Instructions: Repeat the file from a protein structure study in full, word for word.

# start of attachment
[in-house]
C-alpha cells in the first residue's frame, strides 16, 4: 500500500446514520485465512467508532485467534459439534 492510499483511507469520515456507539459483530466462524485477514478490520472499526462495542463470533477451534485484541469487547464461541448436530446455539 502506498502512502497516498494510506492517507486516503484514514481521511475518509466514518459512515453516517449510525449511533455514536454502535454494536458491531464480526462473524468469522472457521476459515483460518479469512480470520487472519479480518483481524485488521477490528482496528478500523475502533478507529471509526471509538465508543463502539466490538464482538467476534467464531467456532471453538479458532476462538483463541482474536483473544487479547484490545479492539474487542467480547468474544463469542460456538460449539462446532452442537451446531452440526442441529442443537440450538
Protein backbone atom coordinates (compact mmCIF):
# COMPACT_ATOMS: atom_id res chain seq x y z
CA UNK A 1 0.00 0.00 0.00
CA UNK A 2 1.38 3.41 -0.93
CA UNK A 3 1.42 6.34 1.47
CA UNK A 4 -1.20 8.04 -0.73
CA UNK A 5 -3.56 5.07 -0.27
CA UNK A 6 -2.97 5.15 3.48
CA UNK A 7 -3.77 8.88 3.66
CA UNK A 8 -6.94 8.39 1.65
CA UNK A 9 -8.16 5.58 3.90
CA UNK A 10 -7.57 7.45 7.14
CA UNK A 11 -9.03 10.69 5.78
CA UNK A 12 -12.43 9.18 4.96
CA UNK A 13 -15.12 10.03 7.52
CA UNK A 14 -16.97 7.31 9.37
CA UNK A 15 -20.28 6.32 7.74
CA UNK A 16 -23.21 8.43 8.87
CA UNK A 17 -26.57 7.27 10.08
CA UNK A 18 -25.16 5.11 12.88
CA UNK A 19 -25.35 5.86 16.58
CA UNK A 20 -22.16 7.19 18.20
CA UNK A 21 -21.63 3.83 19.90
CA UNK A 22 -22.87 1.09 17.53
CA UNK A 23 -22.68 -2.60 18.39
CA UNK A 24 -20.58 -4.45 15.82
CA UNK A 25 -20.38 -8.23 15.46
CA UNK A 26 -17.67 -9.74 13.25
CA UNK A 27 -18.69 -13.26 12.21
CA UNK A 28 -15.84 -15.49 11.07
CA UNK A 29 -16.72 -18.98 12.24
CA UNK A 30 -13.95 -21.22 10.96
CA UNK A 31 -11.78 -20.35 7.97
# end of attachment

[in-house]
C-alpha cells in the first residue's frame, strides 16, 4: 500500500446514520485465512467508532485467534459439534 492510499483511507469520515456507539459483530466462524485477514478490520472499526462495542463470533477451534485484541469487547464461541448436530446455539 502506498502512502497516498494510506492517507486516503484514514481521511475518509466514518459512515453516517449510525449511533455514536454502535454494536458491531464480526462473524468469522472457521476459515483460518479469512480470520487472519479480518483481524485488521477490528482496528478500523475502533478507529471509526471509538465508543463502539466490538464482538467476534467464531467456532471453538479458532476462538483463541482474536483473544487479547484490545479492539474487542467480547468474544463469542460456538460449539462446532452442537451446531452440526442441529442443537440450538
Protein backbone atom coordinates (compact mmCIF):
# COMPACT_ATOMS: atom_id res chain seq x y z
CA UNK A 1 0.00 0.00 0.00
CA UNK A 2 1.38 3.41 -0.93
CA UNK A 3 1.42 6.34 1.47
CA UNK A 4 -1.20 8.04 -0.73
CA UNK A 5 -3.56 5.07 -0.27
CA UNK A 6 -2.97 5.15 3.48
CA UNK A 7 -3.77 8.88 3.66
CA UNK A 8 -6.94 8.39 1.65
CA UNK A 9 -8.16 5.58 3.90
CA UNK A 10 -7.57 7.45 7.14
CA UNK A 11 -9.03 10.69 5.78
CA UNK A 12 -12.43 9.18 4.96
CA UNK A 13 -15.12 10.03 7.52
CA UNK A 14 -16.97 7.31 9.37
CA UNK A 15 -20.28 6.32 7.74
CA UNK A 16 -23.21 8.43 8.87
CA UNK A 17 -26.57 7.27 10.08
CA UNK A 18 -25.16 5.11 12.88
CA UNK A 19 -25.35 5.86 16.58
CA UNK A 20 -22.16 7.19 18.20
CA UNK A 21 -21.63 3.83 19.90
CA UNK A 22 -22.87 1.09 17.53
CA UNK A 23 -22.68 -2.60 18.39
CA UNK A 24 -20.58 -4.45 15.82
CA UNK A 25 -20.38 -8.23 15.46
CA UNK A 26 -17.67 -9.74 13.25
CA UNK A 27 -18.69 -13.26 12.21
CA UNK A 28 -15.84 -15.49 11.07
CA UNK A 29 -16.72 -18.98 12.24
CA UNK A 30 -13.95 -21.22 10.96
CA UNK A 31 -11.78 -20.35 7.97